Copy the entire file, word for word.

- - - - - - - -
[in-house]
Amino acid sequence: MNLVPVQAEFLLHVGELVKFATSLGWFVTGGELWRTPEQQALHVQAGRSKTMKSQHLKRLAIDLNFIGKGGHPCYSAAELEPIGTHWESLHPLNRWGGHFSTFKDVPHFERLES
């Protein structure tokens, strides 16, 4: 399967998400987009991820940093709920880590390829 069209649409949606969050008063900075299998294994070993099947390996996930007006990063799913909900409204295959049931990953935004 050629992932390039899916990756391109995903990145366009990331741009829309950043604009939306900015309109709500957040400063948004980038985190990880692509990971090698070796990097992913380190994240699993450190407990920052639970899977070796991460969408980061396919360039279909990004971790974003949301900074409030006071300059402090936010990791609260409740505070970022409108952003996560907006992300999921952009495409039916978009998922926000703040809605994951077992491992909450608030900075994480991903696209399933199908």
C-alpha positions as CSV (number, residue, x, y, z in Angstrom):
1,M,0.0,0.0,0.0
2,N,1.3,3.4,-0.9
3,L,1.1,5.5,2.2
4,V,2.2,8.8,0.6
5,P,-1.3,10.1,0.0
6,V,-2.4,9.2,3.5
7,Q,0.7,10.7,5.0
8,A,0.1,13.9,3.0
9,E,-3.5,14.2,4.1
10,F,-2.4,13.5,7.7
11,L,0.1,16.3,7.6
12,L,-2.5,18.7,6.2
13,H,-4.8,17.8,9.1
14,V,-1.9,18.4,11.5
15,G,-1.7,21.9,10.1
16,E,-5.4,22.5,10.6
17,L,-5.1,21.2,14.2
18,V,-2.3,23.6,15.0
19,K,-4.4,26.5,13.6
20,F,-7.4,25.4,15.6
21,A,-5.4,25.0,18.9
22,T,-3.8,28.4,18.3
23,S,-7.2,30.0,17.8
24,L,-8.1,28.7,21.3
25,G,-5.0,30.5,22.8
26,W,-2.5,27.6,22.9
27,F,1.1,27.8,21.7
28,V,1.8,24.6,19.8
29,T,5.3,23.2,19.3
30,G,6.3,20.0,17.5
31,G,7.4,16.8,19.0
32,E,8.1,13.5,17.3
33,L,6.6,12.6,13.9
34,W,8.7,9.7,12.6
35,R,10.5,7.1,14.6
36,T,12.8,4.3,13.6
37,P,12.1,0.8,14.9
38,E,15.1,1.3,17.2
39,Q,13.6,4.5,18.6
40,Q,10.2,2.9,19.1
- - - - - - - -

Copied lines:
[in-house]
Amino acid sequence: MNLVPVQAEFLLHVGELVKFATSLGWFVTGGELWRTPEQQALHVQAGRSKTMKSQHLKRLAIDLNFIGKGGHPCYSAAELEPIGTHWESLHPLNRWGGHFSTFKDVPHFERLES
């Protein structure tokens, strides 16, 4: 399967998400987009991820940093709920880590390829 069209649409949606969050008063900075299998294994070993099947390996996930007006990063799913909900409204295959049931990953935004 050629992932390039899916990756391109995903990145366009990331741009829309950043604009939306900015309109709500957040400063948004980038985190990880692509990971090698070796990097992913380190994240699993450190407990920052639970899977070796991460969408980061396919360039279909990004971790974003949301900074409030006071300059402090936010990791609260409740505070970022409108952003996560907006992300999921952009495409039916978009998922926000703040809605994951077992491992909450608030900075994480991903696209399933199908």
C-alpha positions as CSV (number, residue, x, y, z in Angstrom):
1,M,0.0,0.0,0.0
2,N,1.3,3.4,-0.9
3,L,1.1,5.5,2.2
4,V,2.2,8.8,0.6
5,P,-1.3,10.1,0.0
6,V,-2.4,9.2,3.5
7,Q,0.7,10.7,5.0
8,A,0.1,13.9,3.0
9,E,-3.5,14.2,4.1
10,F,-2.4,13.5,7.7
11,L,0.1,16.3,7.6
12,L,-2.5,18.7,6.2
13,H,-4.8,17.8,9.1
14,V,-1.9,18.4,11.5
15,G,-1.7,21.9,10.1
16,E,-5.4,22.5,10.6
17,L,-5.1,21.2,14.2
18,V,-2.3,23.6,15.0
19,K,-4.4,26.5,13.6
20,F,-7.4,25.4,15.6
21,A,-5.4,25.0,18.9
22,T,-3.8,28.4,18.3
23,S,-7.2,30.0,17.8
24,L,-8.1,28.7,21.3
25,G,-5.0,30.5,22.8
26,W,-2.5,27.6,22.9
27,F,1.1,27.8,21.7
28,V,1.8,24.6,19.8
29,T,5.3,23.2,19.3
30,G,6.3,20.0,17.5
31,G,7.4,16.8,19.0
32,E,8.1,13.5,17.3
33,L,6.6,12.6,13.9
34,W,8.7,9.7,12.6
35,R,10.5,7.1,14.6
36,T,12.8,4.3,13.6
37,P,12.1,0.8,14.9
38,E,15.1,1.3,17.2
39,Q,13.6,4.5,18.6
40,Q,10.2,2.9,19.1